On August 3, 2012, the United States District Court for the District of Maryland denied two motions to dismiss plaintiffs’ complaint in PPL Energyplus, LLC v. Douglas R. M. Nazarian.1 The complaint seeks to enjoin the Maryland Public Service Commission (“PSC”) from enforcing certain of its orders that require Maryland-based public utilities to contract with CPV Maryland, LLC (“CPV”) for capacity and energy in the PJM control area. Members of the PSC (named in their official capacity (“PSC Defendants”))2 and CPV filed the motions to dismiss.  

The underlying complaint relates to an April 12, 2012 PSC order (in conjunction with associated orders, “PSC Order”) which “required Maryland-based public utilities to enter into contracts with CPV that, in effect, guaranteed the price that CPV would receive for its energy and capacity delivered into the PJM market regardless of the clearing price fixed by the PJM auction process.”3 Plaintiffs contend that the PSC Order disadvantages out-of-state generators and, moreover, intrudes upon FERC’s exclusive authority to regulate the wholesale transmission and sale of electric energy in interstate commerce, in violation of the Supremacy Clause and the dormant aspect of the Commerce Clause of the U.S. Constitution. Defendants sought dismissal of all claims presented in plaintiffs’ complaint, arguing that the PSC Order provides a legitimate incentive to business in the state of Maryland. Defendants also relied upon the market participation exception to the Commerce Clause to justify the incentives extended to CPV.  

Plaintiffs submitted for the court’s consideration the Superseding Memorandum and Order in PPL Energyplus, LLC v. Solomon,4 which except for certain New Jersey specific facts, the court concluded, “presents essentially the same claims as [the PSC complaint].”5 Relying significantly on the Solomon order, the court concluded that plaintiffs’ allegations, when viewed in the light most favorable to them, evinced plausible claims that the PSC Order violates the Supremacy Clause and the Commerce Clause. Specifically, the court concluded that plaintiffs adequately plead plausible claims of:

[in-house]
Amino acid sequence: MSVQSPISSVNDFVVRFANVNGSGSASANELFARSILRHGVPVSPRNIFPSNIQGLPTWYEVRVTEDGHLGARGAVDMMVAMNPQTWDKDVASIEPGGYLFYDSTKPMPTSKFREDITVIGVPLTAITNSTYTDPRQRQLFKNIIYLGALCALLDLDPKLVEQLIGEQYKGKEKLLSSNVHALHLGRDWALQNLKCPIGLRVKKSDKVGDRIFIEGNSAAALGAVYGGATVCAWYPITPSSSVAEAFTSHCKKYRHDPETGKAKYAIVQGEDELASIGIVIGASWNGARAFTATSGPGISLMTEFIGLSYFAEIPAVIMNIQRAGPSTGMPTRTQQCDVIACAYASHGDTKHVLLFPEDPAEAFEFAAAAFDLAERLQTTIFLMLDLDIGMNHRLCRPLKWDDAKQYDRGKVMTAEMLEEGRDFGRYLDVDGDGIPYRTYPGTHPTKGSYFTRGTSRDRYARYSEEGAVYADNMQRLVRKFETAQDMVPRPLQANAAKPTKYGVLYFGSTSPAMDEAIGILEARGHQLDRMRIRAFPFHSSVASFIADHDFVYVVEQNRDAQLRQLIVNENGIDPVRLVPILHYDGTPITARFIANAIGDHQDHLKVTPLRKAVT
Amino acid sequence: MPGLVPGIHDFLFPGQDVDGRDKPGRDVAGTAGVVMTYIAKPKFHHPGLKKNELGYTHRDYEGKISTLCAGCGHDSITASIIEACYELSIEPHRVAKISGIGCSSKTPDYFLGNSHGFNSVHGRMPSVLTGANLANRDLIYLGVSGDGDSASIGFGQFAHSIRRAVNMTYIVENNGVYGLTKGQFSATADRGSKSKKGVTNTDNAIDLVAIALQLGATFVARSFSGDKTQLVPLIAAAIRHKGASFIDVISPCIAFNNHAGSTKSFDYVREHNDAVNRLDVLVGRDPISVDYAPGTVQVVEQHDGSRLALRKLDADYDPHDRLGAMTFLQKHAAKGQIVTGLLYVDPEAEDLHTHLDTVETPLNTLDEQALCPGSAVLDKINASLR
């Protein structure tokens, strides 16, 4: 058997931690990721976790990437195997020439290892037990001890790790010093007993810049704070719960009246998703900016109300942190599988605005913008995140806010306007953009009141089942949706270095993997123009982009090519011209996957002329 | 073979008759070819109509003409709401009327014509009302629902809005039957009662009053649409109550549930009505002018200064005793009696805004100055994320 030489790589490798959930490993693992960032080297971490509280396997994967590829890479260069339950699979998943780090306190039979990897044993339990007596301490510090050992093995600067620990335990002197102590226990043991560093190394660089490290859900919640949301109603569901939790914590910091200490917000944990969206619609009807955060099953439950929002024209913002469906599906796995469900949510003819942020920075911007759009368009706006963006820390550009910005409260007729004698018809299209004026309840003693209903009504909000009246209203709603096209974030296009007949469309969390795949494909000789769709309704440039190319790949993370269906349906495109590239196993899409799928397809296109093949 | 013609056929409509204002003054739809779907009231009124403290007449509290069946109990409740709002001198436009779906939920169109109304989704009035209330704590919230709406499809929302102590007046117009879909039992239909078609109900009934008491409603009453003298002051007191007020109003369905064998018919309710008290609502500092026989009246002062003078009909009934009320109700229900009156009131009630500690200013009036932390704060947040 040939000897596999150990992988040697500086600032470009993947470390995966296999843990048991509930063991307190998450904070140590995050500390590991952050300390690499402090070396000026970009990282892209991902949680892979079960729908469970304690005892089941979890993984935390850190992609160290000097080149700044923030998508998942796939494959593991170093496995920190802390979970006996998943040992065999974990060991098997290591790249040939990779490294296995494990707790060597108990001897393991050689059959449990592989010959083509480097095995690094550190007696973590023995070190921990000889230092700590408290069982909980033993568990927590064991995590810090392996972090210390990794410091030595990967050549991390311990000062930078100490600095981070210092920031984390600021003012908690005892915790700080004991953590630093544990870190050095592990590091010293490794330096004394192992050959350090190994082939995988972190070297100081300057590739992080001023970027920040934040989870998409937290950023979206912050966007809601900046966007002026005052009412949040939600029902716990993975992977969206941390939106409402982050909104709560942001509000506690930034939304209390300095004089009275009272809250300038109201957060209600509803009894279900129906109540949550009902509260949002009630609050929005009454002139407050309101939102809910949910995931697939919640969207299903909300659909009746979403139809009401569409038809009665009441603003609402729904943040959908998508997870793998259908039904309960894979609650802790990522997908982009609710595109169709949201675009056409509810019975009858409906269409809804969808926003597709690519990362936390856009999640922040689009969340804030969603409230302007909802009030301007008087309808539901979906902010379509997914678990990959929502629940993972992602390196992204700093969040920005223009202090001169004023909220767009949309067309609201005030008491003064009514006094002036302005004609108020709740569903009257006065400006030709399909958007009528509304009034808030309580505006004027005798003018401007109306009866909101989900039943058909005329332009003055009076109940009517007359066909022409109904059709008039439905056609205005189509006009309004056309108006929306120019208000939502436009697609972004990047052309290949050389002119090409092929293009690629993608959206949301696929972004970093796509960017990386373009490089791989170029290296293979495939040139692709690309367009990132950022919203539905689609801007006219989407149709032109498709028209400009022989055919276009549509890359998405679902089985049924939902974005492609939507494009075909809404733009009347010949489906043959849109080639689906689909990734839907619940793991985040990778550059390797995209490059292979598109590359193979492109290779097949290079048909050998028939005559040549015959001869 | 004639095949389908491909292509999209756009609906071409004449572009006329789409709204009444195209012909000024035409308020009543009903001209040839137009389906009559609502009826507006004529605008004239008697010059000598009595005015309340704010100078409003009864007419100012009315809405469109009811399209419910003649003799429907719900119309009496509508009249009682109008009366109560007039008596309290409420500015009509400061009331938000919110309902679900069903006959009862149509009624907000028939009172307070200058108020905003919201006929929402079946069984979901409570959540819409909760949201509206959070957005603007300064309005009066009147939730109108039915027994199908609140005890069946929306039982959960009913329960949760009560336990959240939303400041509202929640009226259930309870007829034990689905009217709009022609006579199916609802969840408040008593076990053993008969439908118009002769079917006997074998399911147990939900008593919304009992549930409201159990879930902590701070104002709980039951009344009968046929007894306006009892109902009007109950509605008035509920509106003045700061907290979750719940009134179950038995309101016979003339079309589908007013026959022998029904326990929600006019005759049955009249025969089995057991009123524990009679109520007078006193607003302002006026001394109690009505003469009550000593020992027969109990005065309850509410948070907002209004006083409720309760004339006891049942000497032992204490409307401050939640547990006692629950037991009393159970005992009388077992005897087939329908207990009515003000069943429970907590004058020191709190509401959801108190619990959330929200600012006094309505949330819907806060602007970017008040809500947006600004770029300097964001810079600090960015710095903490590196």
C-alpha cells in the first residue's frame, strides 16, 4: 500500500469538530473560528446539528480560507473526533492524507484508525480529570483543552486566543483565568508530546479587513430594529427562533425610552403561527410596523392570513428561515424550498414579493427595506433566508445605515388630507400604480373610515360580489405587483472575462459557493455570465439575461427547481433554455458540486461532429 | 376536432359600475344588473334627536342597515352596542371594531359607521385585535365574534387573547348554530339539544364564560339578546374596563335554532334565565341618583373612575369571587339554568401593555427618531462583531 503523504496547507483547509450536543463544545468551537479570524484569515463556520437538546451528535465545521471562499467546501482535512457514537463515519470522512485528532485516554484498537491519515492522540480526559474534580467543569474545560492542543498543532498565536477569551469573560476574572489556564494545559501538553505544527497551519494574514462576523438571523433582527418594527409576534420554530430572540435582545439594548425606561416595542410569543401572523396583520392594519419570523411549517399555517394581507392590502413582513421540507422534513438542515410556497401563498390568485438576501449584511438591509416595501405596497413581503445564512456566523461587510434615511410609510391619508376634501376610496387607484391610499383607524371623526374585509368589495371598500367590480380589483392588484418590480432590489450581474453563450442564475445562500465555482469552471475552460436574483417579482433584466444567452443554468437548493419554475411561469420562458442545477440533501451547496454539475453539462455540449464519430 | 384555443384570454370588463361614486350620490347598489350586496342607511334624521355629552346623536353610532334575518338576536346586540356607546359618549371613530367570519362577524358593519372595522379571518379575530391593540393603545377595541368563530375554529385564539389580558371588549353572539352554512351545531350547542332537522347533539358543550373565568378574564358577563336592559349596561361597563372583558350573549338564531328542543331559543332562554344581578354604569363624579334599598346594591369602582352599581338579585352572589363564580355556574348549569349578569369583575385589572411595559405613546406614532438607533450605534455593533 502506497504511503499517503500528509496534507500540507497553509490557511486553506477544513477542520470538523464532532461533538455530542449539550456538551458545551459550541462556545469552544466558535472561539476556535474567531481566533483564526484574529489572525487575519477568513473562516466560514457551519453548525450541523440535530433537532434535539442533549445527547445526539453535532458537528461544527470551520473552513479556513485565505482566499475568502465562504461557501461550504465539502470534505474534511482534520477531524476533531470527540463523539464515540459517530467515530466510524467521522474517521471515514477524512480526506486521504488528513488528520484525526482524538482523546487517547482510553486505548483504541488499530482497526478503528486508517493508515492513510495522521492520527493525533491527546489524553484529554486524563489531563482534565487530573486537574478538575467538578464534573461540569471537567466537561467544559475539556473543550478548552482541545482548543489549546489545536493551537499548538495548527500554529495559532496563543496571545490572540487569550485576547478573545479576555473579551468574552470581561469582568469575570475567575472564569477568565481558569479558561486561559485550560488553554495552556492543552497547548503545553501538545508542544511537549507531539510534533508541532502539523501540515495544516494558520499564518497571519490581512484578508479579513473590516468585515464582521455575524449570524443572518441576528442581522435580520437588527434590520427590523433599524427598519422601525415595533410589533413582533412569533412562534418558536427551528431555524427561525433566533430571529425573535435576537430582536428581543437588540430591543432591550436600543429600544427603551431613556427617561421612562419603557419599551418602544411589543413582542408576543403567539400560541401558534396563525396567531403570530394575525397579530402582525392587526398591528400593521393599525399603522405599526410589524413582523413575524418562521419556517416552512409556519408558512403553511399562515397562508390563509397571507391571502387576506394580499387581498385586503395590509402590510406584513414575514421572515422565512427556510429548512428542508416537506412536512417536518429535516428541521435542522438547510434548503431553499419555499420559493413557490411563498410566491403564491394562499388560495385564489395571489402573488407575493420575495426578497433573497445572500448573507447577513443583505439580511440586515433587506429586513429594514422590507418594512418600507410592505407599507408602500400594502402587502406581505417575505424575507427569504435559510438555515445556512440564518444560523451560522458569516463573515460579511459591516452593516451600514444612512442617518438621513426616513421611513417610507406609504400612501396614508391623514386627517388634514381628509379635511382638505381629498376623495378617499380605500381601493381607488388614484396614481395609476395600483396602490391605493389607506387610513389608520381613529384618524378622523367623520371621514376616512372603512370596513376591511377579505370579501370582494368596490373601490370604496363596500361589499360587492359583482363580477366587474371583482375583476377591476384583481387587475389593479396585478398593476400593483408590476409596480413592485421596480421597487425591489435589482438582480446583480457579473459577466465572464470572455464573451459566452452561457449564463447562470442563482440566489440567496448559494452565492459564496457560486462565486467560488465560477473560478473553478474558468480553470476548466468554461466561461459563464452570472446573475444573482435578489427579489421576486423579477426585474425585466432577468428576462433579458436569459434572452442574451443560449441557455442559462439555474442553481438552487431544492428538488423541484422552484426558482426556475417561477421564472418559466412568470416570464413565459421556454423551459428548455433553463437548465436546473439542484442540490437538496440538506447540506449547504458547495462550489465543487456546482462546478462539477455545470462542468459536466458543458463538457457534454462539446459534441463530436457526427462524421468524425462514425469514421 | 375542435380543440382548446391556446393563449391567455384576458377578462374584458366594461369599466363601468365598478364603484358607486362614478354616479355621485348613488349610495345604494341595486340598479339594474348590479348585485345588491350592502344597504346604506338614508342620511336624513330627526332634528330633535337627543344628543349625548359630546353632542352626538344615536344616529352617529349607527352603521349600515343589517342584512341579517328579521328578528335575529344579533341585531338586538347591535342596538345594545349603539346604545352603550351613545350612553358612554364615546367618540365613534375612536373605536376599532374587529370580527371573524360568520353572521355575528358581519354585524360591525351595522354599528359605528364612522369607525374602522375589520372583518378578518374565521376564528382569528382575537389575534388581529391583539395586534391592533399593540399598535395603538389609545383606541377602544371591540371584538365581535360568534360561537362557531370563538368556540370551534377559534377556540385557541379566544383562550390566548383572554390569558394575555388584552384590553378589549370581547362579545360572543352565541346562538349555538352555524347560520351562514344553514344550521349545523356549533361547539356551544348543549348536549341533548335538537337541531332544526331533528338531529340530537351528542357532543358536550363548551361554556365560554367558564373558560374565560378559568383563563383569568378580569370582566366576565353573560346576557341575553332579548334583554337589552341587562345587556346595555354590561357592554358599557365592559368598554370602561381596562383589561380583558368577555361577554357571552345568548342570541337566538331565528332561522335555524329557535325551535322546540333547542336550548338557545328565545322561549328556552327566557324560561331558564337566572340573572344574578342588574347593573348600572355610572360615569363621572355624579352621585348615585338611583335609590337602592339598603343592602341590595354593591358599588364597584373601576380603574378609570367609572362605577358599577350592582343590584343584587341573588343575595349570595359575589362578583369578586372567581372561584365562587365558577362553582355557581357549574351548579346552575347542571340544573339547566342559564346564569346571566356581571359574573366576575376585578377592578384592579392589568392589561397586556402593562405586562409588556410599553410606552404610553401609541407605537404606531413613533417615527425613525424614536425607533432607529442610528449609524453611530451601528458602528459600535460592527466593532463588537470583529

1. Field Preemption

Advancing from the premise that “[i]t appears at least plausible, if not undeniable, that Congress, by enacting the Federal Power Act, delegated exclusive authority to FERC concerning regulations of the transmission and sale at wholesale of electric energy in interstate commerce”6, the court found plaintiffs’ contention sufficiently plausible that “the PSC Order . . . can be viewed as setting the price to be received by CPV and, thus, encroaching a field within the exclusive authority of FERC.”7

  1. Conflict Preemption

The court found that plaintiffs adequately plead a plausible claim of conflict preemption by alleging that the PSC Order allows CPV to submit clearing bids in the PJM auction that are not appropriately market-based, contrary to FERC policy. Specifically, plaintiffs alleged that “CPV can submit an artificially low bid that will clear the auction and will drive down the PJM fixed price to the detriment of all generators, except, of course, Maryland-based CPV.”8

  1. Violation of the Dormant Commerce Clause

The court concluded that plaintiffs adequately alleged “that the intent and effect of the [PSC Order] are to discriminate in favor of in-state generation at the expense of out-of-state generation.” 9

On the basis of these findings, the court denied in full the motions to dismiss of both the PSC Defendants and CPV. In making its findings, the court also recognized that the defendants’ views of the facts and legal theories in this case could ultimately prevail.